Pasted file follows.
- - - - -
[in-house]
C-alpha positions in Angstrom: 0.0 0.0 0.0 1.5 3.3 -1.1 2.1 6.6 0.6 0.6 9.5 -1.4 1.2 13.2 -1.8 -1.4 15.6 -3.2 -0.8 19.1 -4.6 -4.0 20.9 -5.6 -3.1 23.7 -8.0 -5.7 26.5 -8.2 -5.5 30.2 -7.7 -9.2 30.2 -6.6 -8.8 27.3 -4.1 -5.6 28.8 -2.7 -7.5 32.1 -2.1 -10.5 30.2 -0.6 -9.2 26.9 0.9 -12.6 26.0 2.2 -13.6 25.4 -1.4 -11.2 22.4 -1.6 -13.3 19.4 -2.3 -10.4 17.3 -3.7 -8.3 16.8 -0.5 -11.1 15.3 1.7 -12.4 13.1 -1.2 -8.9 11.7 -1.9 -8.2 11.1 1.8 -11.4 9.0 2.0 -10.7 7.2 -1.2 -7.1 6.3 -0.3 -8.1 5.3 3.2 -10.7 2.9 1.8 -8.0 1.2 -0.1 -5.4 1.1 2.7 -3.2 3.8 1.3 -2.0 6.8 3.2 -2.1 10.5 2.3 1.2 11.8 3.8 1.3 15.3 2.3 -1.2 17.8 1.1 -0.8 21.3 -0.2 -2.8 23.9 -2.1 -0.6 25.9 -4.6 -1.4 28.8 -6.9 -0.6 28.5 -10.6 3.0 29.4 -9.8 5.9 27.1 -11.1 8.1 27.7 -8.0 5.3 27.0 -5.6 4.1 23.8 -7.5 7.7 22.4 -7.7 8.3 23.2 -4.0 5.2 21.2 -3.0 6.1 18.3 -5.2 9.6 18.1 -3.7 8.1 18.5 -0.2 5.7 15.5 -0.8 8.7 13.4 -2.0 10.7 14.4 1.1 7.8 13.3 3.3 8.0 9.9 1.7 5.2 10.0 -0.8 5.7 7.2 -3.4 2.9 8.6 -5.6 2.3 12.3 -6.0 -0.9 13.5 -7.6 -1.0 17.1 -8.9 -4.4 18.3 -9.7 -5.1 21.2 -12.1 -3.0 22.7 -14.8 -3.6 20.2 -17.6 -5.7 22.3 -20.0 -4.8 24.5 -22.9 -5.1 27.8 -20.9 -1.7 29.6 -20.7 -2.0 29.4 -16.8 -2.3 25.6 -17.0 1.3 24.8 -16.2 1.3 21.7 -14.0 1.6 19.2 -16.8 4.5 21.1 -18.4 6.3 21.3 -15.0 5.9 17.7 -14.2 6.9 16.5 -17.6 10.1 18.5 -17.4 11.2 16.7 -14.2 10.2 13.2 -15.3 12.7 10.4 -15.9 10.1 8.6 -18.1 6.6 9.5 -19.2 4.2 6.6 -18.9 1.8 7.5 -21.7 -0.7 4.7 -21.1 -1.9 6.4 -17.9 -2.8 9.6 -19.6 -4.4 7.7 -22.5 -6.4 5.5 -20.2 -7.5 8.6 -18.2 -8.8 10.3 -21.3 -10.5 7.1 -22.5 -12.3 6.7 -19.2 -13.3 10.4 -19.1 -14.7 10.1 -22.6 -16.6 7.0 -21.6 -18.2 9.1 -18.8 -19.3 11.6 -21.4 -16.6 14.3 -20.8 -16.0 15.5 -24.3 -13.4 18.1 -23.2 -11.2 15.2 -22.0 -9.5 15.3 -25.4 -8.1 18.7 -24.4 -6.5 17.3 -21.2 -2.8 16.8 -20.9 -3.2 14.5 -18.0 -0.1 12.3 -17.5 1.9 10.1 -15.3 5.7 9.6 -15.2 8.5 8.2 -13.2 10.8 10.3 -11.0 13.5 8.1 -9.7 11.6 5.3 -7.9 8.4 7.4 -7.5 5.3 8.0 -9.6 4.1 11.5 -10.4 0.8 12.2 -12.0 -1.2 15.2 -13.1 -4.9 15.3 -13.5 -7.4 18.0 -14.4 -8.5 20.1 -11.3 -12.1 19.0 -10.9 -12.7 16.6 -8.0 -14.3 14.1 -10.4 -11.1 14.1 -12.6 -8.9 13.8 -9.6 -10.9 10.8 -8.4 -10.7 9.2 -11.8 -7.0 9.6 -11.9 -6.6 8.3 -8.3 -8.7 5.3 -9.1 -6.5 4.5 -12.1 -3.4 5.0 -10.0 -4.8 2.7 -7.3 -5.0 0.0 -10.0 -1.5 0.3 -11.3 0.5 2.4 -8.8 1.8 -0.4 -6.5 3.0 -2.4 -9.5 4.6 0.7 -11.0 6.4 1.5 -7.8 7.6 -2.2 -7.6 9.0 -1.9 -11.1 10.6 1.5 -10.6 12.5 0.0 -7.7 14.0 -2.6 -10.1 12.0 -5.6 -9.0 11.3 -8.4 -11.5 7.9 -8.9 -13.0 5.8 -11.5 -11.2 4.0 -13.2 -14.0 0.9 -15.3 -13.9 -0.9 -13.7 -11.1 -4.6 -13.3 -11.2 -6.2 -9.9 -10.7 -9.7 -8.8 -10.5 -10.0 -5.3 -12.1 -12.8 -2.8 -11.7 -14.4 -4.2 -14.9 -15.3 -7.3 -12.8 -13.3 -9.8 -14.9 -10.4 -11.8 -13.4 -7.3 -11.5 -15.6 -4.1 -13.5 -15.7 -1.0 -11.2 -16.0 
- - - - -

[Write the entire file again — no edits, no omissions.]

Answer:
[in-house]
C-alpha positions in Angstrom: 0.0 0.0 0.0 1.5 3.3 -1.1 2.1 6.6 0.6 0.6 9.5 -1.4 1.2 13.2 -1.8 -1.4 15.6 -3.2 -0.8 19.1 -4.6 -4.0 20.9 -5.6 -3.1 23.7 -8.0 -5.7 26.5 -8.2 -5.5 30.2 -7.7 -9.2 30.2 -6.6 -8.8 27.3 -4.1 -5.6 28.8 -2.7 -7.5 32.1 -2.1 -10.5 30.2 -0.6 -9.2 26.9 0.9 -12.6 26.0 2.2 -13.6 25.4 -1.4 -11.2 22.4 -1.6 -13.3 19.4 -2.3 -10.4 17.3 -3.7 -8.3 16.8 -0.5 -11.1 15.3 1.7 -12.4 13.1 -1.2 -8.9 11.7 -1.9 -8.2 11.1 1.8 -11.4 9.0 2.0 -10.7 7.2 -1.2 -7.1 6.3 -0.3 -8.1 5.3 3.2 -10.7 2.9 1.8 -8.0 1.2 -0.1 -5.4 1.1 2.7 -3.2 3.8 1.3 -2.0 6.8 3.2 -2.1 10.5 2.3 1.2 11.8 3.8 1.3 15.3 2.3 -1.2 17.8 1.1 -0.8 21.3 -0.2 -2.8 23.9 -2.1 -0.6 25.9 -4.6 -1.4 28.8 -6.9 -0.6 28.5 -10.6 3.0 29.4 -9.8 5.9 27.1 -11.1 8.1 27.7 -8.0 5.3 27.0 -5.6 4.1 23.8 -7.5 7.7 22.4 -7.7 8.3 23.2 -4.0 5.2 21.2 -3.0 6.1 18.3 -5.2 9.6 18.1 -3.7 8.1 18.5 -0.2 5.7 15.5 -0.8 8.7 13.4 -2.0 10.7 14.4 1.1 7.8 13.3 3.3 8.0 9.9 1.7 5.2 10.0 -0.8 5.7 7.2 -3.4 2.9 8.6 -5.6 2.3 12.3 -6.0 -0.9 13.5 -7.6 -1.0 17.1 -8.9 -4.4 18.3 -9.7 -5.1 21.2 -12.1 -3.0 22.7 -14.8 -3.6 20.2 -17.6 -5.7 22.3 -20.0 -4.8 24.5 -22.9 -5.1 27.8 -20.9 -1.7 29.6 -20.7 -2.0 29.4 -16.8 -2.3 25.6 -17.0 1.3 24.8 -16.2 1.3 21.7 -14.0 1.6 19.2 -16.8 4.5 21.1 -18.4 6.3 21.3 -15.0 5.9 17.7 -14.2 6.9 16.5 -17.6 10.1 18.5 -17.4 11.2 16.7 -14.2 10.2 13.2 -15.3 12.7 10.4 -15.9 10.1 8.6 -18.1 6.6 9.5 -19.2 4.2 6.6 -18.9 1.8 7.5 -21.7 -0.7 4.7 -21.1 -1.9 6.4 -17.9 -2.8 9.6 -19.6 -4.4 7.7 -22.5 -6.4 5.5 -20.2 -7.5 8.6 -18.2 -8.8 10.3 -21.3 -10.5 7.1 -22.5 -12.3 6.7 -19.2 -13.3 10.4 -19.1 -14.7 10.1 -22.6 -16.6 7.0 -21.6 -18.2 9.1 -18.8 -19.3 11.6 -21.4 -16.6 14.3 -20.8 -16.0 15.5 -24.3 -13.4 18.1 -23.2 -11.2 15.2 -22.0 -9.5 15.3 -25.4 -8.1 18.7 -24.4 -6.5 17.3 -21.2 -2.8 16.8 -20.9 -3.2 14.5 -18.0 -0.1 12.3 -17.5 1.9 10.1 -15.3 5.7 9.6 -15.2 8.5 8.2 -13.2 10.8 10.3 -11.0 13.5 8.1 -9.7 11.6 5.3 -7.9 8.4 7.4 -7.5 5.3 8.0 -9.6 4.1 11.5 -10.4 0.8 12.2 -12.0 -1.2 15.2 -13.1 -4.9 15.3 -13.5 -7.4 18.0 -14.4 -8.5 20.1 -11.3 -12.1 19.0 -10.9 -12.7 16.6 -8.0 -14.3 14.1 -10.4 -11.1 14.1 -12.6 -8.9 13.8 -9.6 -10.9 10.8 -8.4 -10.7 9.2 -11.8 -7.0 9.6 -11.9 -6.6 8.3 -8.3 -8.7 5.3 -9.1 -6.5 4.5 -12.1 -3.4 5.0 -10.0 -4.8 2.7 -7.3 -5.0 0.0 -10.0 -1.5 0.3 -11.3 0.5 2.4 -8.8 1.8 -0.4 -6.5 3.0 -2.4 -9.5 4.6 0.7 -11.0 6.4 1.5 -7.8 7.6 -2.2 -7.6 9.0 -1.9 -11.1 10.6 1.5 -10.6 12.5 0.0 -7.7 14.0 -2.6 -10.1 12.0 -5.6 -9.0 11.3 -8.4 -11.5 7.9 -8.9 -13.0 5.8 -11.5 -11.2 4.0 -13.2 -14.0 0.9 -15.3 -13.9 -0.9 -13.7 -11.1 -4.6 -13.3 -11.2 -6.2 -9.9 -10.7 -9.7 -8.8 -10.5 -10.0 -5.3 -12.1 -12.8 -2.8 -11.7 -14.4 -4.2 -14.9 -15.3 -7.3 -12.8 -13.3 -9.8 -14.9 -10.4 -11.8 -13.4 -7.3 -11.5 -15.6 -4.1 -13.5 -15.7 -1.0 -11.2 -16.0 